Sue Ieraci makes excellent points.

  3. richard gordon says:

    The failure of the law to prevent the AVN from charity status shows that “any connection between justice and the law is pure co-incidence”.

  4. Sue Ieraci says:

    Judy – thanks for the reference to your website. I note that, from the opening papge, the links your provide are unusually selected. Firstly the “vaccine ingredients” link you provide is for the US vaccine schedule – not the Australian one. I also notice that your front page links to this site: “World Association for Vaccine Education” – a US anti-vaccination site. (Quote from the site: “While the medical profession appears to be unified in praise of vaccination, there are thousands of doctors, historians, researchers and government authorities who have not hesitated to voice the truth.”)
    On your site, you also make statements like “There are also lobby groups in Australia who promote the government’s vaccination schedule.These groups incorrectly call all consumers questioning vaccines ‘anti-vaxers’. Many consumers are fighting for the fundamental human right to choose how many drugs they put into their healthy bodies and their children’s healthy bodies without losing benefits and filling out exemption forms.”
    This is not the language of scientific debate, but of ideology. I understand that your research is in the area of vaccine POLICY – not vaccine development or effectiveness.
    I was unable to find an answer to my question on your site: if NICU nurses and doctors are able to provide life-saving care for fragile premature and sick neonates, why would they be ignorant about vaccine safety?

  5. Judy says:

    Thankyou Dr.John and Sue for asking the questions. These are the questions that are being answered on the many consumer websites that have now been set up around Australia. As a PhD candiate who has researched vaccination for 8 years(previously for a Master of Science) I can vouch for the educational material on these websites and it is time to have a proper debate. Sue is incorrect to assert that Ms Dorey is only presenting personal opinion. Dr.John is welcome to visit my website at to see some of the answers.

  6. Sue Ieraci says:

    I suspect Judy knows that Ms Dorey and the AVN are not objective about vaccines. Ms Dorey has claimed, openly and repeatedly, that she not only believes vaccines are universally harmful, but that they are not effective (at all). She does not accept that antibodies reflect immunity. Ms Dorey is not trained in any form of science or health care – she just expresses personal opinions. However, this is done under the guise of an information service, which has the potential to misinform people seeking information. Judy – there is no hidden body of secrets about vaccination. There has been extensive research on both safety and efficacy. Here is just one study looking at the safety of vaccinating newborns:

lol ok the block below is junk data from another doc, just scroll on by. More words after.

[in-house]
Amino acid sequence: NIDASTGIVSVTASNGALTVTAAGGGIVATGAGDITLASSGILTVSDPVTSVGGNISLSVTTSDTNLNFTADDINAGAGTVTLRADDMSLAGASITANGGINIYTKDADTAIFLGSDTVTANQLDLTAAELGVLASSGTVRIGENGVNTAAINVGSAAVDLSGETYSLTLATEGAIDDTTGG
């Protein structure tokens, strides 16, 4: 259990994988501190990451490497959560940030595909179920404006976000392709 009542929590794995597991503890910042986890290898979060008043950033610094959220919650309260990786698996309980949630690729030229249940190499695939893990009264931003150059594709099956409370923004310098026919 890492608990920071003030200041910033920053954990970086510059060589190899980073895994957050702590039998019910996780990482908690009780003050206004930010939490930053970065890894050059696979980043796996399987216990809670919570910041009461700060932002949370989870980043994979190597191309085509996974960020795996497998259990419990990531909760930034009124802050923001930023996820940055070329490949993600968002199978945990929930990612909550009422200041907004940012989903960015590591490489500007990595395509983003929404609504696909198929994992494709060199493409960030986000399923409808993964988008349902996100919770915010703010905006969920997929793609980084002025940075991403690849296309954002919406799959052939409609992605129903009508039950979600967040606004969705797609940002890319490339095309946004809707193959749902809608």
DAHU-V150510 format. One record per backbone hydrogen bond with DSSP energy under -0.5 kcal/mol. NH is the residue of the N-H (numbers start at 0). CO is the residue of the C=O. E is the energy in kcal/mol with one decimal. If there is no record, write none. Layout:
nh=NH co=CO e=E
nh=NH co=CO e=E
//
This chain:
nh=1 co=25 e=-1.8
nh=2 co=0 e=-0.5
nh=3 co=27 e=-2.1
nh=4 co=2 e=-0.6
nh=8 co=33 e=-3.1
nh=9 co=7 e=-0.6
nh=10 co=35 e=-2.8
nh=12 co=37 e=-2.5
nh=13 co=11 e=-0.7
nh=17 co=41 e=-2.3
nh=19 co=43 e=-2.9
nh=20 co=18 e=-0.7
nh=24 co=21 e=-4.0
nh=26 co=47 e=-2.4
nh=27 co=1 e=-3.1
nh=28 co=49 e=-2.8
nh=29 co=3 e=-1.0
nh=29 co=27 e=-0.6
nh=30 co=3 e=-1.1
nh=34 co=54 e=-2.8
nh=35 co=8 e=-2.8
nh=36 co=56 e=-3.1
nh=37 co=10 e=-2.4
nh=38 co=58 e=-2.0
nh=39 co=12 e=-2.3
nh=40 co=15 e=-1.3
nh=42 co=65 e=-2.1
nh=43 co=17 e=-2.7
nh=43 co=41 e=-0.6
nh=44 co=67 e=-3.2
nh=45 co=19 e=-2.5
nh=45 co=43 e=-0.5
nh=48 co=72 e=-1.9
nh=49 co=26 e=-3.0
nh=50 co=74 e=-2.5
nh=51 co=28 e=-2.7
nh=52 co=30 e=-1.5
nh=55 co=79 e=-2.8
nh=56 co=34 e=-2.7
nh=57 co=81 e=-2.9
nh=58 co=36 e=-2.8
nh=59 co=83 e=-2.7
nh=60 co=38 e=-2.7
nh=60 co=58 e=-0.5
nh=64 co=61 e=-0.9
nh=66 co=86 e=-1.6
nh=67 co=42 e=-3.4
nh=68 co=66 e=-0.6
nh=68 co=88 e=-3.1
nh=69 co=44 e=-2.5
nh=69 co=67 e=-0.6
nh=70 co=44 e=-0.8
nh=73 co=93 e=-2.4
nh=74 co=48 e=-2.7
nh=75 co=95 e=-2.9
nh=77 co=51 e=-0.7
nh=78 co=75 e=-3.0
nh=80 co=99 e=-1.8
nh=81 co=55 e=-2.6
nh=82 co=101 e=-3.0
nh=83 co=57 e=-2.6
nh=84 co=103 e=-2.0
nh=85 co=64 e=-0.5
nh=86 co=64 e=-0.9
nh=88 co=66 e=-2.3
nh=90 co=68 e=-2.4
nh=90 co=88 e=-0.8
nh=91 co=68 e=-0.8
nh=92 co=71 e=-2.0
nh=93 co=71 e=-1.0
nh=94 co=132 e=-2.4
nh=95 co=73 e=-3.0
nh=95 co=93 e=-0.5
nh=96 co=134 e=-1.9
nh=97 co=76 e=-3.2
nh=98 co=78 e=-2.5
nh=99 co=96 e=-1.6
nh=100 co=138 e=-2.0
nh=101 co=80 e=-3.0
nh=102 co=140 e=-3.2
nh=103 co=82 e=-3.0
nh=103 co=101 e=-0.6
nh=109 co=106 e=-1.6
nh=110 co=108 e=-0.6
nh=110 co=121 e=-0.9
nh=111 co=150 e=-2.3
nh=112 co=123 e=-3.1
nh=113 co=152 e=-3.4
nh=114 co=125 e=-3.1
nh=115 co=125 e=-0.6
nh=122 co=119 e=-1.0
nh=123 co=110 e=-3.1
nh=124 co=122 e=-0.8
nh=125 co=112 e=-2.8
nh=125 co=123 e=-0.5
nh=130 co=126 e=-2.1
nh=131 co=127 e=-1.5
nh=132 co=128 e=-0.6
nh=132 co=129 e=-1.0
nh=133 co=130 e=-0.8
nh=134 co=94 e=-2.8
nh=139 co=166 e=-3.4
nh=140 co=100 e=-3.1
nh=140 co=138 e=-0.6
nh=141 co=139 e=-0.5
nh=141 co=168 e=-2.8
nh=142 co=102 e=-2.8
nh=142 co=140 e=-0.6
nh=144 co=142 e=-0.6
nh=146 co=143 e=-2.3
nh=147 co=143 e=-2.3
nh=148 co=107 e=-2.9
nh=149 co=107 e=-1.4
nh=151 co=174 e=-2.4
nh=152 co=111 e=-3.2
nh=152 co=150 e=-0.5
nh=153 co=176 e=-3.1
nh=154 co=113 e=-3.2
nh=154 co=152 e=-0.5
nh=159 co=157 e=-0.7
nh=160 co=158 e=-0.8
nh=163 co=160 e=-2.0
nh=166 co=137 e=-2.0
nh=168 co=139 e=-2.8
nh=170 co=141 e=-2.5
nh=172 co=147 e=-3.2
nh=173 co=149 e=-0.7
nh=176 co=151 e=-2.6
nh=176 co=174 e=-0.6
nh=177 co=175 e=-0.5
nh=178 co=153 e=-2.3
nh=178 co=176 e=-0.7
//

There are many others. Judy – do you think that the very nurses and doctors in NICU who work to keep these tiny babies alive are blind to the effects of vaccines?

  7. drjohn says:

    If I understand the stance of the AVN as stated by Judy encapsulated in quote,
    “It would be tragic for public health if the government’s claim that 12 vaccines in an infant are ‘safe and effective’ was being made without funding the appropriate long-term health study in animals first.”
    I would have to ask what length of time should we wait; what number of vaccines does she consider to be safe and effective now?
    Quote “All scientists are aware of the latent, synergistic and cumulative effects of the chemicals in vaccines.” What evidence does she have for this sweeping generalisation about supposed current detrimental effects that countermand the current views of expert immunologists in the field?
    Is the complaint that the vaccines don’t work? Is it that the excipients are toxic?
    What exactly is the benefit of suffering native diseases compared to vaccinating against them?
    Is the debate about medicine or “free will”?

  8. Judy says:

    In response to Sian Morton, there are many factors that influence immunisation policy and a basic knowledge of immunology and vaccine schedules is only a starting point. Public health policy includes cultural and political factors as well as the certainty that government claims are based on empirical research. It would be tragic for public health if the government’s claim that 12 vaccines in an infant are ‘safe and effective’ was being made without funding the appropriate long-term health study in animals first. All scientists are aware of the latent, synergistic and cumulative effects of the chemicals in vaccines. Where are the appropriate animal studies demonstrating the safety of 12 vaccines in infants over 5-10 years? As a consumer I am entitled to see this evidence before the government links vaccines to financial rewards and work placements.